Louisette is officially moving – so much so that the gate at the top of our stairs is now actually a necessity. And so the thrill ride begins.
Her mode of transport at the moment is highly experimental – a mixture of bum-shuffling, commando crawling, rolling, and directed face-planting. It was almost exactly a month ago that she began to lift herself onto hands and knees.
She soon realised that if she lifted herself up and then dived forward, she would end up slightly forward of her original position (usually; it often backfired and sent her backwards). Her attitude to toys just out of reach instantly changed: they weren’t out of reach any more. Not if she could help it.
Soon after that she began doing peculiar things with her legs and feet – pushing against the ground in an upward fashion when she wanted to go forward. This sometimes helped her, but mostly it just meant she was making a triangle, with straight legs forming one side.
This experiment had an unexpected result: she can now get herself into a sitting position (and often does so). Her sitting up, incidentally, is now very impressive. She generally chooses to move from a sitting position (after happily playing for several minutes) rather than falling over. Sometimes, she doesn’t even land on her face. If she slouches in her high chair, it’s because she’s bored or annoyed, not because she’s lost her balance.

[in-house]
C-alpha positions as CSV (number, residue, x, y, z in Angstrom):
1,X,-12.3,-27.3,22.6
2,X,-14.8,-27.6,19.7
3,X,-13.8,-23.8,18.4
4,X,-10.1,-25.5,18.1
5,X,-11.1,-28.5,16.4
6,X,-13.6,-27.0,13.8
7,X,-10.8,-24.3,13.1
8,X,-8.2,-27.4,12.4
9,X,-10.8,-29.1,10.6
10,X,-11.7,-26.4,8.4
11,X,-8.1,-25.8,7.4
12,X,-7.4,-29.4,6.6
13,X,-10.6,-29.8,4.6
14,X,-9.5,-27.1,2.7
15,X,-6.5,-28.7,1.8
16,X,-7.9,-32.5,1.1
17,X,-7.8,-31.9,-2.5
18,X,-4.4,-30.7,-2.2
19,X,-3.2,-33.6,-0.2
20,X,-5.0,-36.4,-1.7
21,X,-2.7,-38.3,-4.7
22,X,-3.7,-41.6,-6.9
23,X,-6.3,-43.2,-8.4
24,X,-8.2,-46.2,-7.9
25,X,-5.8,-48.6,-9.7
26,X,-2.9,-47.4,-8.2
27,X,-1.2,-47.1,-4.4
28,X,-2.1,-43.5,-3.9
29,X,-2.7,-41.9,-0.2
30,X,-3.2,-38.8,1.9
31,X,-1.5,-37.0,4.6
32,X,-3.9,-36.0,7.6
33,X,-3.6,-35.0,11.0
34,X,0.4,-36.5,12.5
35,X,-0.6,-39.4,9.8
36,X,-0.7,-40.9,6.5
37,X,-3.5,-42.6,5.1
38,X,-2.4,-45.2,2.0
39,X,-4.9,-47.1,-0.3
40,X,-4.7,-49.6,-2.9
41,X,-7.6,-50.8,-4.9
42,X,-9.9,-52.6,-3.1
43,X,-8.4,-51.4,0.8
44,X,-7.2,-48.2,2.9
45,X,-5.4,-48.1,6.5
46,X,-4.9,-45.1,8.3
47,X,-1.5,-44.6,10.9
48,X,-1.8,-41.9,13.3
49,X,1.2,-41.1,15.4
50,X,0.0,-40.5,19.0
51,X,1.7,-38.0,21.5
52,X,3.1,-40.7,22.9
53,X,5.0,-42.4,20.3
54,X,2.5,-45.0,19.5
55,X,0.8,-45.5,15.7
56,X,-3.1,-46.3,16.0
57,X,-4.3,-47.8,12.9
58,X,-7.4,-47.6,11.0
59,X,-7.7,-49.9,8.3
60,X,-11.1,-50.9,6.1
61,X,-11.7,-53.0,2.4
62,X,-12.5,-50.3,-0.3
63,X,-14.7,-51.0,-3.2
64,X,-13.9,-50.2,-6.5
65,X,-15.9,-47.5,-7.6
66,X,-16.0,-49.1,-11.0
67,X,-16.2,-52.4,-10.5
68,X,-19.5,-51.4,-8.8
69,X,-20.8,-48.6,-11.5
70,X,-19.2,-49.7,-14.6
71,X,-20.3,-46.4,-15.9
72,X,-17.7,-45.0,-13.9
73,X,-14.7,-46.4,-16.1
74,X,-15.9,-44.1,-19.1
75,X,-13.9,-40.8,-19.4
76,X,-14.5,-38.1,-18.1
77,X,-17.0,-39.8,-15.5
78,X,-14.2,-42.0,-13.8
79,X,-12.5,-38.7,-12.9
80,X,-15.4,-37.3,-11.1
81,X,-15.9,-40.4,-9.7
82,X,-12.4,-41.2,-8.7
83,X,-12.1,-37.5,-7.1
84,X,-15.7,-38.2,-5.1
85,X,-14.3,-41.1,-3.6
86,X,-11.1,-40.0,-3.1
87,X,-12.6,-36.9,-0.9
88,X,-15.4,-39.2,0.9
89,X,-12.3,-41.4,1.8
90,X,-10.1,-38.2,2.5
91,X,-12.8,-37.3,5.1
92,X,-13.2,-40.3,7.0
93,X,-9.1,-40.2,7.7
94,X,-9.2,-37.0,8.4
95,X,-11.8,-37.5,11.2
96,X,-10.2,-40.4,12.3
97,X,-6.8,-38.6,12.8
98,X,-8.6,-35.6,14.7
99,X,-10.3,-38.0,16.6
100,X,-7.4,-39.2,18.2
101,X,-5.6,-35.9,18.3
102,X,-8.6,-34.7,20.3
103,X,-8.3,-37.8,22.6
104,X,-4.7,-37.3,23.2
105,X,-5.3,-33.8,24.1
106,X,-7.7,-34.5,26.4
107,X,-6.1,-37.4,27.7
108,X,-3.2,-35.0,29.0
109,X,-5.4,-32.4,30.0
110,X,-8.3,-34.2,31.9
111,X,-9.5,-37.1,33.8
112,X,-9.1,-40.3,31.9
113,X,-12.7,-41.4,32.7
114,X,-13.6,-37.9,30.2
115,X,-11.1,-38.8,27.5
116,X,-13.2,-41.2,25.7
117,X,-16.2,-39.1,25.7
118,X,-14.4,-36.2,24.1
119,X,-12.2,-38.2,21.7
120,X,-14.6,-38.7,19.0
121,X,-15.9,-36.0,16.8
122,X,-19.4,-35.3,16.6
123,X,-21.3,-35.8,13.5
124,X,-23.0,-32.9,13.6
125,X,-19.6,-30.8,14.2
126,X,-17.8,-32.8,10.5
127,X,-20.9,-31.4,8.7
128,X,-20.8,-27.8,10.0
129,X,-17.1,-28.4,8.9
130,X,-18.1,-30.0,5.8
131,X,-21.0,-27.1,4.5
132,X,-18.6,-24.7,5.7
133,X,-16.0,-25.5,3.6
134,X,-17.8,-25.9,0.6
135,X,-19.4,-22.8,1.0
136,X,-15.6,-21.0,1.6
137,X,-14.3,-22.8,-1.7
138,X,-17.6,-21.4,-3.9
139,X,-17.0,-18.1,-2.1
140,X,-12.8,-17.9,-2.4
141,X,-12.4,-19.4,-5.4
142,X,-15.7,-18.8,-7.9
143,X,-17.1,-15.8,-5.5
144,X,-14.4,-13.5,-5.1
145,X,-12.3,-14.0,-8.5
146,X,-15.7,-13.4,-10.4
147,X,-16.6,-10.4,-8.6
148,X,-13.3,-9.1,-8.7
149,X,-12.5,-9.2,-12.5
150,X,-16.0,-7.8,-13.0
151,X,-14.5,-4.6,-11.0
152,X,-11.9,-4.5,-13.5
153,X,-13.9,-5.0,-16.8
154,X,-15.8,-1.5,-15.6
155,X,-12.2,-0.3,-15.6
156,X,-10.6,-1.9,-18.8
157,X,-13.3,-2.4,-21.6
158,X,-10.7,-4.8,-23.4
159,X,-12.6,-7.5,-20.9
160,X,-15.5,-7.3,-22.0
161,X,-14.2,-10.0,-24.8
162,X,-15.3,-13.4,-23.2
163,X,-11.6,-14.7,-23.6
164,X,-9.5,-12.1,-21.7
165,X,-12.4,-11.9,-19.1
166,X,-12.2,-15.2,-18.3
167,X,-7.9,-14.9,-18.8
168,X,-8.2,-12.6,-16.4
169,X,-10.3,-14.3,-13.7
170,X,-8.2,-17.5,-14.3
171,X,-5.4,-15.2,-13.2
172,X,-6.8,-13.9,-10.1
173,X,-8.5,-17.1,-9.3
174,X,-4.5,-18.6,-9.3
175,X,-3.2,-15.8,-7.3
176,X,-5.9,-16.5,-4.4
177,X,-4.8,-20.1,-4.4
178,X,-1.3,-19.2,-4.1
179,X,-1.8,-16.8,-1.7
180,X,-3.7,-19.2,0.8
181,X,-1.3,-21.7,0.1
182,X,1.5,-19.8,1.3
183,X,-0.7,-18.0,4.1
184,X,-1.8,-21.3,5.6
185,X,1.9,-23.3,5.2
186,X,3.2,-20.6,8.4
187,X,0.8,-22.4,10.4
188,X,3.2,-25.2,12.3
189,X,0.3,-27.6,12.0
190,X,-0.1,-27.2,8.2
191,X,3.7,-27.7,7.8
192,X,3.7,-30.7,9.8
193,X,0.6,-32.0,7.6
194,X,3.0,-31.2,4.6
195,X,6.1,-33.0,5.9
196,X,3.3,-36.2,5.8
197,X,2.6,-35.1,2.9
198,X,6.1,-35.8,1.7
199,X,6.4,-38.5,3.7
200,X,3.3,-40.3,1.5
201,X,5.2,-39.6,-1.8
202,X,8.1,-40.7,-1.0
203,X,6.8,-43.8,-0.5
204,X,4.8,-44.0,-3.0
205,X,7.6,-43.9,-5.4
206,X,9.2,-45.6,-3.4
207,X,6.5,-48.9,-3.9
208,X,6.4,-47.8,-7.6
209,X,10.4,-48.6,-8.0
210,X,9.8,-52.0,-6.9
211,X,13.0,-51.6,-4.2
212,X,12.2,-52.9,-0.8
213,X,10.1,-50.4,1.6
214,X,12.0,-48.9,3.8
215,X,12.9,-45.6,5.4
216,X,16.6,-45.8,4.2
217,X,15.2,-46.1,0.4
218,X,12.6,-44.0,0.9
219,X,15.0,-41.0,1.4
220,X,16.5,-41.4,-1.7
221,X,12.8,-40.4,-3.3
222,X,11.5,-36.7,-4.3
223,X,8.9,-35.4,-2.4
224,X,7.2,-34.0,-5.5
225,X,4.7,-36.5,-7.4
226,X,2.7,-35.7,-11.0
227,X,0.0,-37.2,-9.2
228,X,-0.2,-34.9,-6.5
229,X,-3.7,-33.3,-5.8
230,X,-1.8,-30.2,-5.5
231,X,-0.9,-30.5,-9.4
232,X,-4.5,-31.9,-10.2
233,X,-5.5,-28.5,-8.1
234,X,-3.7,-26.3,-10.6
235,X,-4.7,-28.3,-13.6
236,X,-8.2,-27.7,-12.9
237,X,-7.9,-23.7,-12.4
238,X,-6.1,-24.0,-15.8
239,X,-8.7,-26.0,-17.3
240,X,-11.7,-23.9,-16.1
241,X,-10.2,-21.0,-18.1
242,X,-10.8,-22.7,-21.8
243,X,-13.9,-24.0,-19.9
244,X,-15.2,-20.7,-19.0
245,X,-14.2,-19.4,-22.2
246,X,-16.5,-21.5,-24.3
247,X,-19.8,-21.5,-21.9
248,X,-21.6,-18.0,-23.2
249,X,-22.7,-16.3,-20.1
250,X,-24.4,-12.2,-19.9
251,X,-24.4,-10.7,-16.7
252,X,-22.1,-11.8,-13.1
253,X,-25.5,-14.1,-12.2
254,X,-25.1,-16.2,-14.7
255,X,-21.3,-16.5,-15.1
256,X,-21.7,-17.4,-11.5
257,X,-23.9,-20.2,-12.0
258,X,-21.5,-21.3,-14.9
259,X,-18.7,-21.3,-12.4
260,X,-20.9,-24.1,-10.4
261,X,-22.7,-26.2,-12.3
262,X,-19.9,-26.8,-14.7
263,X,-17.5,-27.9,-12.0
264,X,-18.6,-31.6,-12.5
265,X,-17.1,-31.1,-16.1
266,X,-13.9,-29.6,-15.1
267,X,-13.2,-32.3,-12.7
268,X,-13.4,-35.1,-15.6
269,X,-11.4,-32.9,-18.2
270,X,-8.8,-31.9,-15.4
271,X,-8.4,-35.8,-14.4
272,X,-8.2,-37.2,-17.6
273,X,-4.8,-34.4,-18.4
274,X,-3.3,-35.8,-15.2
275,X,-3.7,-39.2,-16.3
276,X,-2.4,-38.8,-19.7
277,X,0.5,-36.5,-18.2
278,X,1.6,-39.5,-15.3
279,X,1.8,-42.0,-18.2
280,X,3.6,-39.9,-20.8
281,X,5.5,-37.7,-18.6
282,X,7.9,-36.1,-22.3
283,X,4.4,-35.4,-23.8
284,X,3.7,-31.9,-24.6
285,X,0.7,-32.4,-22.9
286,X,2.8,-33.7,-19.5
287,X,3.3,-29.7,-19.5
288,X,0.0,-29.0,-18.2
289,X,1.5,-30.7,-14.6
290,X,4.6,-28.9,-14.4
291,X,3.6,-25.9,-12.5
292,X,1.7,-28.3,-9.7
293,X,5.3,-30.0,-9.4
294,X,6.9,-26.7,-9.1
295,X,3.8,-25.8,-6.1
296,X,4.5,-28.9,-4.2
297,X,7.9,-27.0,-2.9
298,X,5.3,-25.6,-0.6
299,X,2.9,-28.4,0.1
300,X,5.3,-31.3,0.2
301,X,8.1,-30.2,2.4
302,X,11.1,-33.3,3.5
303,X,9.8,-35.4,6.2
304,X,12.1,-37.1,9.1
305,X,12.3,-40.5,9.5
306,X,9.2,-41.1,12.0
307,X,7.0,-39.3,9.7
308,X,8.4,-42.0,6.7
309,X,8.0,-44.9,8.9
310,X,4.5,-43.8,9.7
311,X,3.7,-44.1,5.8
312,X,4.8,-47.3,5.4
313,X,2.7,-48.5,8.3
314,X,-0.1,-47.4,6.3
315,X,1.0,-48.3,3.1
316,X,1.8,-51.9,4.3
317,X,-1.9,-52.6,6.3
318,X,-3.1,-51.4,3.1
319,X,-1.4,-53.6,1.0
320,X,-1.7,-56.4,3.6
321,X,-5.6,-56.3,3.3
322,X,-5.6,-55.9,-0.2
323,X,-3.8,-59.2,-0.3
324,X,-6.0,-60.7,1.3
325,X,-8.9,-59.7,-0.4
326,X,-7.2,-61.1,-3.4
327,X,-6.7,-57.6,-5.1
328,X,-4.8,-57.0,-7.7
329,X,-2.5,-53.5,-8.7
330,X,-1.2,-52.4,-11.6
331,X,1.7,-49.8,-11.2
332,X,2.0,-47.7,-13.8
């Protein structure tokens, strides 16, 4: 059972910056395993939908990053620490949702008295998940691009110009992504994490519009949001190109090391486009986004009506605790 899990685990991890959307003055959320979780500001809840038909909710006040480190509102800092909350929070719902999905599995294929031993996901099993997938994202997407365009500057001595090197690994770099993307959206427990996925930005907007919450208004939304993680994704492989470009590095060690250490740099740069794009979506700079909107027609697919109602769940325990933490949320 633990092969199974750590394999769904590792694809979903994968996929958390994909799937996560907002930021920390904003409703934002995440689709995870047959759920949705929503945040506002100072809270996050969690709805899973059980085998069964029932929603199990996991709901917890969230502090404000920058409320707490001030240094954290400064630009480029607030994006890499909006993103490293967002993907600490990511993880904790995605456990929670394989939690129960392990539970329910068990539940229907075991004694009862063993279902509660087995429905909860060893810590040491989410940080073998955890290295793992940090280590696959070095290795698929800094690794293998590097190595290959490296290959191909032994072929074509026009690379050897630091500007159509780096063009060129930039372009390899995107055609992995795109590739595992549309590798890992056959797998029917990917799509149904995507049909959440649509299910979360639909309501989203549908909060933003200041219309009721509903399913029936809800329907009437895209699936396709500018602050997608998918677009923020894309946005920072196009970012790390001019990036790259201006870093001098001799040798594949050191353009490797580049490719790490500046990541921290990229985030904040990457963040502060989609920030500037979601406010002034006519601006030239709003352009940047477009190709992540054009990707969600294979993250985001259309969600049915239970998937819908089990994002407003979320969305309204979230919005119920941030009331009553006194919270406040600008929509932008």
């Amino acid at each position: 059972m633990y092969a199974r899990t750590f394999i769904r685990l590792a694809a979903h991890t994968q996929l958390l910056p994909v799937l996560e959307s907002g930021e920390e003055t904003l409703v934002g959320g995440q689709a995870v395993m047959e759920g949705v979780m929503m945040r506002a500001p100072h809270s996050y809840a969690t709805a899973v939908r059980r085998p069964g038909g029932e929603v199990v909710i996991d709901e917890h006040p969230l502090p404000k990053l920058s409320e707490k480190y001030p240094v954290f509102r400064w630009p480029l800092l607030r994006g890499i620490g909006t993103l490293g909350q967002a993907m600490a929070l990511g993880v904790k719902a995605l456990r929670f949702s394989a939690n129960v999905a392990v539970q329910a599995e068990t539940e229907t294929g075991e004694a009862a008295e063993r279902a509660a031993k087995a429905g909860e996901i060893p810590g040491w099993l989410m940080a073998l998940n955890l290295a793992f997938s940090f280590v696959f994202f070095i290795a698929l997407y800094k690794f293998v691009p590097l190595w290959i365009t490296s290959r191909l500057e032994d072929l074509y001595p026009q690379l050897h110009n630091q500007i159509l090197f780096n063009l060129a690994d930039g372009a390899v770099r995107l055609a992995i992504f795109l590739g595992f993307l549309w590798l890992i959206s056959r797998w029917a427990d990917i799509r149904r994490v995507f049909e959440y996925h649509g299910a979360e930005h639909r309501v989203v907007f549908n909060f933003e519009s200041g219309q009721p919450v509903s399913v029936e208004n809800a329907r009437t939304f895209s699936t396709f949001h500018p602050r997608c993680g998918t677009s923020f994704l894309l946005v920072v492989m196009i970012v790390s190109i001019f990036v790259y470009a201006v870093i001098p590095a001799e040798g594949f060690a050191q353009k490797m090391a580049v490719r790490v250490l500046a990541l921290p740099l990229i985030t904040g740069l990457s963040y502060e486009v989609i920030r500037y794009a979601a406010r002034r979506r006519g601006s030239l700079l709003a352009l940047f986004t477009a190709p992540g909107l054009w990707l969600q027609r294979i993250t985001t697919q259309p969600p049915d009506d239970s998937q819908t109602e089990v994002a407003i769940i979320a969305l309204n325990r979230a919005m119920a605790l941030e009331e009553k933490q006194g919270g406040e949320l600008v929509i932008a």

The day I was in Melbourne – two weeks ago yesterday – she began shuffling her knees in a new attempt at moving forward. This was extremely exciting, of course. (Some babies skip crawling and go straight to walking, but apparently crawling is very good for coordination, so I’ve been very carefully NOT encouraging her to walk yet.) About a week ago she began demonstrating three-wheel drive: holding a toy in one hand while still on hands and knees. Then she began pawing the ground like an impatient horse – just about the most adorable thing I’ve ever seen.
Then last Saturday, with CJ and I in delighted attendance, she took her first full (knees + hands) crawling step – and promptly (yet triumphantly, clutching the toy she was aiming for) collapsed on her face.
Since then she has repeated this move several times. Soon she’ll leave less efficient modes of movement behind, and we’ll REALLY be in trouble.